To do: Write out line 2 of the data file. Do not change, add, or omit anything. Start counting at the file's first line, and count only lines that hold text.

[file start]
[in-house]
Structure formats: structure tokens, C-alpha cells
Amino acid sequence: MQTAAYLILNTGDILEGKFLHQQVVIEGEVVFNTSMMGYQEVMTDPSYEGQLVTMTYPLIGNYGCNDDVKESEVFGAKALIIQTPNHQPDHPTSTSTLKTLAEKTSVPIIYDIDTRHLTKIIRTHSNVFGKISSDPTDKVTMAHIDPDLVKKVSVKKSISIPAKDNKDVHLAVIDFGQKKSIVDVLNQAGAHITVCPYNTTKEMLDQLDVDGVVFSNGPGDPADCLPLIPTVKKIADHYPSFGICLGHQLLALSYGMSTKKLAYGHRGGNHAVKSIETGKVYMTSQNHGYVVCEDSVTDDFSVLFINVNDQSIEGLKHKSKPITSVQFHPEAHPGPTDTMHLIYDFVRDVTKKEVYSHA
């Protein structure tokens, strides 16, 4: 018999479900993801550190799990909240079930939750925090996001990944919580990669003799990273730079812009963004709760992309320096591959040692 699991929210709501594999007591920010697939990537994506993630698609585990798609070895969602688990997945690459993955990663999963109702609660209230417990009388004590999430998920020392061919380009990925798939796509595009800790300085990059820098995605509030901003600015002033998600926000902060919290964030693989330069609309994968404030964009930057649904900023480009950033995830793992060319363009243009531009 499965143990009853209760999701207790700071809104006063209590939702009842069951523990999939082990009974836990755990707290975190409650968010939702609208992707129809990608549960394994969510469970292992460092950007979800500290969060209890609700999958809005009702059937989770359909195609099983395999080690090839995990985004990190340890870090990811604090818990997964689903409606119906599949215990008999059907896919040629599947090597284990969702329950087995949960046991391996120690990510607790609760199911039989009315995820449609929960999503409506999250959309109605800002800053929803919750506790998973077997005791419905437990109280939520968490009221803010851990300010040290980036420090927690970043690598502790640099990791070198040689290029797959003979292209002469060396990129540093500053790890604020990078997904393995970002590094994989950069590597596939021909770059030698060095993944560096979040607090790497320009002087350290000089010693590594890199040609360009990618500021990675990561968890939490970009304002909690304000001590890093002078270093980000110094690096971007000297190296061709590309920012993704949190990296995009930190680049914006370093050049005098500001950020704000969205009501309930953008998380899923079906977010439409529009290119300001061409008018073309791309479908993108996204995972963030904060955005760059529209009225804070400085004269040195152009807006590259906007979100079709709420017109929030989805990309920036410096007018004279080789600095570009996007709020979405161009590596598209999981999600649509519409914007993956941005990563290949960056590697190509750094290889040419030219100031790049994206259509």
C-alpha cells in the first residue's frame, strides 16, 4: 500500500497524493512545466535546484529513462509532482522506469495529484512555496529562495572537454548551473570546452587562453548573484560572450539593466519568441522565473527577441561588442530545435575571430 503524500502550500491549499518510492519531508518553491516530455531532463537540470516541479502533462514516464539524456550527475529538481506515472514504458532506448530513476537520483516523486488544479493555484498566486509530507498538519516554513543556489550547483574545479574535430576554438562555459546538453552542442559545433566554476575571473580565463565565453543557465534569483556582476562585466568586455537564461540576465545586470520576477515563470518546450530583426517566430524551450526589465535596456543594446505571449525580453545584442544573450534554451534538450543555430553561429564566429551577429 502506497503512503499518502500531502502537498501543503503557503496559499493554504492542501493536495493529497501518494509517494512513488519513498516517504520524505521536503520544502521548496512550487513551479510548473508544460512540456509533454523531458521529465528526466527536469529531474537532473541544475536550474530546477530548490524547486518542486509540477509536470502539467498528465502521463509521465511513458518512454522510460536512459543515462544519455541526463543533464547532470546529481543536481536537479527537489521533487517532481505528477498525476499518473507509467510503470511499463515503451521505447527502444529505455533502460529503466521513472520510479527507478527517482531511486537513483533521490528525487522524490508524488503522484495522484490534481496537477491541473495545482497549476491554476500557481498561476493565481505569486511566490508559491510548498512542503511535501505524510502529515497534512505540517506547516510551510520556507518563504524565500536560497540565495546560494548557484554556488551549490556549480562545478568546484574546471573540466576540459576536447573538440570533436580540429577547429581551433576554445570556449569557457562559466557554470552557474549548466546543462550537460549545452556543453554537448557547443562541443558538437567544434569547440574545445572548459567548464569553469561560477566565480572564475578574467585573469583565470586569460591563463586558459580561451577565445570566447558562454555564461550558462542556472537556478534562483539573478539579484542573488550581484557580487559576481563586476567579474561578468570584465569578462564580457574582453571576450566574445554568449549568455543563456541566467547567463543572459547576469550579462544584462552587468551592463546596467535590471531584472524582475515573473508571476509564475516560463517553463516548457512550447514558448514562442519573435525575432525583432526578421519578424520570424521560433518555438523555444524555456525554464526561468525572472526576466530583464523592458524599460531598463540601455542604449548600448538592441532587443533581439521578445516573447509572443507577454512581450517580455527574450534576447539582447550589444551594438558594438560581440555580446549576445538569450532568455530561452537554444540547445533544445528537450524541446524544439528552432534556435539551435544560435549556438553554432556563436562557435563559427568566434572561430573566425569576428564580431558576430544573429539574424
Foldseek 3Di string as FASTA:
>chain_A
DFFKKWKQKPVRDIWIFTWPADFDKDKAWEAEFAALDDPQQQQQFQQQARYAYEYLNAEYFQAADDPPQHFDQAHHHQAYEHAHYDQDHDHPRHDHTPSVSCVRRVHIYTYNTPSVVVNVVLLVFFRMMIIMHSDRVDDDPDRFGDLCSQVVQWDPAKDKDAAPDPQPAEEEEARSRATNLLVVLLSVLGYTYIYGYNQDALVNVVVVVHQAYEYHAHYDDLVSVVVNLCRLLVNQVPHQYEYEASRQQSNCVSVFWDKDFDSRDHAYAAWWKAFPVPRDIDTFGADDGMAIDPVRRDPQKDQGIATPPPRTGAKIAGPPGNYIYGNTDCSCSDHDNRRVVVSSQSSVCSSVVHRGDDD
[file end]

Structure formats: structure tokens, C-alpha cells